Nurturing creativity with art, animals, and science fiction

Tag: art and meaning-making

Cultural exchange, versus cultural appropriation

According to some people, I have an unsavory past.

Well, not me, personally. I’ve never committed any crime worse than exceeding the speed limit, and I’m pretty sure that’s true for most of my immediate family as well. We don’t tend to be colorful in that way.

What lurks in your family tree?

What lurks in your family tree?

But I have both English and German roots, and the last several generations of my European-American ancestors have lived in the United States. In the eyes of many people around the world, those simple facts make me and my family complicit, at least by association, with centuries of oppression, racism, and perhaps even genocide.

Not much I can do about it, no matter what my ancestors thought or did. But in the minds of some, my ancestry and presumed understandings make me a suspect interpreter of culture. How dare I even try to make art about any culture but my own? Isn’t that tantamount to cultural appropriation?

Yikes! Um, well . . . no, actually. For good reason.

First, like many people, I’ve tried to live my life in as fair and unbiased a way as I can, but the fact is that sometimes we don’t realize what we’ve done or said (or what those things mean to others–see below) until we’ve had our consciousness raised. Every one of us is a product of our culture, and it’s only through experience that we can learn more appropriate approaches and frames of reference.

Artist Kristen Uroda created this image for NPR, to help convey the concept of a frame of reference. It's also an illustration of my point that art can help us understand our world.

Artist Kristen Uroda created this image for NPR, to help convey the concept of a frame of reference. It’s also an illustration of my point that art can help us understand our world.

In other words, none of us will get it right 100% of the time. But cross-cultural understanding can be built, even by unsavory characters such as me. It requires mutual respect and openness, and patience with each others’ mistakes.

Why try? When we don’t understand something, our brain still tries to make sense of it. That’s an innate response. We don’t always get it right, because synthesizing from impressions and separate events is an inaccurate process. But the human brain seems hard-wired to try.

I’ve always seen artists (in all of the arts disciplines) as crucial to the process of building cross-cultural understanding–and in our ever-shrinking world, where globalization affects lives everywhere, developing more and better tools for cross-cultural understanding is becoming ever more vitally important.

Yet anytime we consider a cultural exchange, there tends to arise the concern over cultural appropriation.

Cultural  Exchange is a healthy, desirable, increasingly necessary function in society. Governments, organizations, and businesses are wise to foster it whenever possible.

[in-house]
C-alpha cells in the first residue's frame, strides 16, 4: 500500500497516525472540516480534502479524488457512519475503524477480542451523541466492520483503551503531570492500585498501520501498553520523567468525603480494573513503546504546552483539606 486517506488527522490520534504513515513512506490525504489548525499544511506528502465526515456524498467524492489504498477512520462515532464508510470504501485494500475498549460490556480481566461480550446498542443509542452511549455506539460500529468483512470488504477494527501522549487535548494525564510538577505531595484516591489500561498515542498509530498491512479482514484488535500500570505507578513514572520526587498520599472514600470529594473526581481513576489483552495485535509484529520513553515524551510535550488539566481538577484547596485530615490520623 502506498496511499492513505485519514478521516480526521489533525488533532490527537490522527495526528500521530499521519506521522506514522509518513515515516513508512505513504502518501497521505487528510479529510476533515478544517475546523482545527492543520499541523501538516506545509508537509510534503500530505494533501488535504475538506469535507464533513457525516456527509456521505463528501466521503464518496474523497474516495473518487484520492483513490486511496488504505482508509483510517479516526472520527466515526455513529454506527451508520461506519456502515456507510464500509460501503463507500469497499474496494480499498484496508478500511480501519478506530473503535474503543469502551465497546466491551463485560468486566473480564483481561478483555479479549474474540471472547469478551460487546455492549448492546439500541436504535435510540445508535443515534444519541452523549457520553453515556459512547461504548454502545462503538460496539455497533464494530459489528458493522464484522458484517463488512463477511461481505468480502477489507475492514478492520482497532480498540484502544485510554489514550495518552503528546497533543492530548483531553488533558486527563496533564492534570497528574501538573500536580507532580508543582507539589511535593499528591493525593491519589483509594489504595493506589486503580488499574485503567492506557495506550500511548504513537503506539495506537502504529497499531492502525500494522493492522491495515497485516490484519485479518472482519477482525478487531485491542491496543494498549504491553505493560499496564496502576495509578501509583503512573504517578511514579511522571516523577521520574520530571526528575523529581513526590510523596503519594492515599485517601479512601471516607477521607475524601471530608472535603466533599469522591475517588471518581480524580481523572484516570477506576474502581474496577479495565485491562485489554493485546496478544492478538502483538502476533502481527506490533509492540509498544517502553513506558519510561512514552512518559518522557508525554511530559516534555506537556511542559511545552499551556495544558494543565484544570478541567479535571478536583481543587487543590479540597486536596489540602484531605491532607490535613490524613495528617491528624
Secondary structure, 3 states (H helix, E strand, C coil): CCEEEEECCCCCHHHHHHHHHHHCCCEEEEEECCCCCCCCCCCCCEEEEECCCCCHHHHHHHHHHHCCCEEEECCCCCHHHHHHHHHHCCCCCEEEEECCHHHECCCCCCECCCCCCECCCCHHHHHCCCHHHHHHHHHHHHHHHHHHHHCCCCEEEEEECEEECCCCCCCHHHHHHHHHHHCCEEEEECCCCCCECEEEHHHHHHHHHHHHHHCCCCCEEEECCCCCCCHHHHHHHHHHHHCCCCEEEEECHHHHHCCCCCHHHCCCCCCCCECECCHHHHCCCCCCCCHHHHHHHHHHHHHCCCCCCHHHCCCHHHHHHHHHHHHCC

Cultural Appropriation is a perversion that wounds, and inhibits mutual growth. It is what happens when members of a dominant culture ignorantly or disrespectfully use racial stereotypes or the outward symbols of a less-dominant culture for its own gain or racist purposes. Unfortunately, people who look like me can stumble all too easily across this line. Consider these examples:

But we’ve already established that we don’t get it right 100% of the time, especially when we encounter an unfamiliar culture. How and where do we draw the line?

First must come the awareness that there is such a thing as a dominant culture. Moreover, membership in a dominant cultural group automatically bestows privilege. When you ignore privilege, you lose an essential perspective that is important for helping you see where that line falls.

That’s why people who look like me, and whose ancestors came from the places my ancestors did, are automatically suspects, when it comes to cultural appropriation. Whether we want to be or not, and whether we think it’s right or not, we’re privileged. THAT’S my “unsavory past,” noted at the top of this article. When you automatically have had privilege all your life, it looks “normal.”

And it’s really easy to ignore, until you’ve had your consciousness raised to the fact that everyone else who doesn’t look like you has to evaluate situations based on your privilege, and work around it.

After that, drawing the line gets a lot easier. Cultural exchange is mutual. It enriches members of both cultures. Cultural appropriation demeans members of one culture for the amusement or gain of more-privileged members of another. Ultimately, it comes down to RESPECT. Without it, every single one of us is an unreliable witness.

IMAGES: The elaborate family tree chart by Pietro Paolini is from the Castello di Nipozzano in Tuscany, courtesy of The Independent. Many thanks to NPR and its Invisibilia shows, for Kristen Uroda‘s simultaneous illustration of two of my points. I am grateful to Top Famous Quotes for the Abbe Pierre quote and image, to Iffat Karim and The Rattler for the “Native Americans” example of cultural appropriation, to illustrator Terry Tan, whose illustration, “Cinco de Mayo/Drinko” was posted in a very good article by Matt Moret in ThePittNews, and to Wikipedia for the poster image from a minstrel show in 1900. Many thanks to The Orbit, for the nutshell definition of privilege (the essay that goes with the image is a good one, too). And finally, many thanks to A-Z Quotes, for the Dalai Lama image and quote.

Art and Religion–in Space!

Vacation Bible School starts at my church tomorrow (June 13, 2016), and runs through Thursday. This year, they’ve chosen a Star Wars theme, and titled it “Journey of the Jedi.”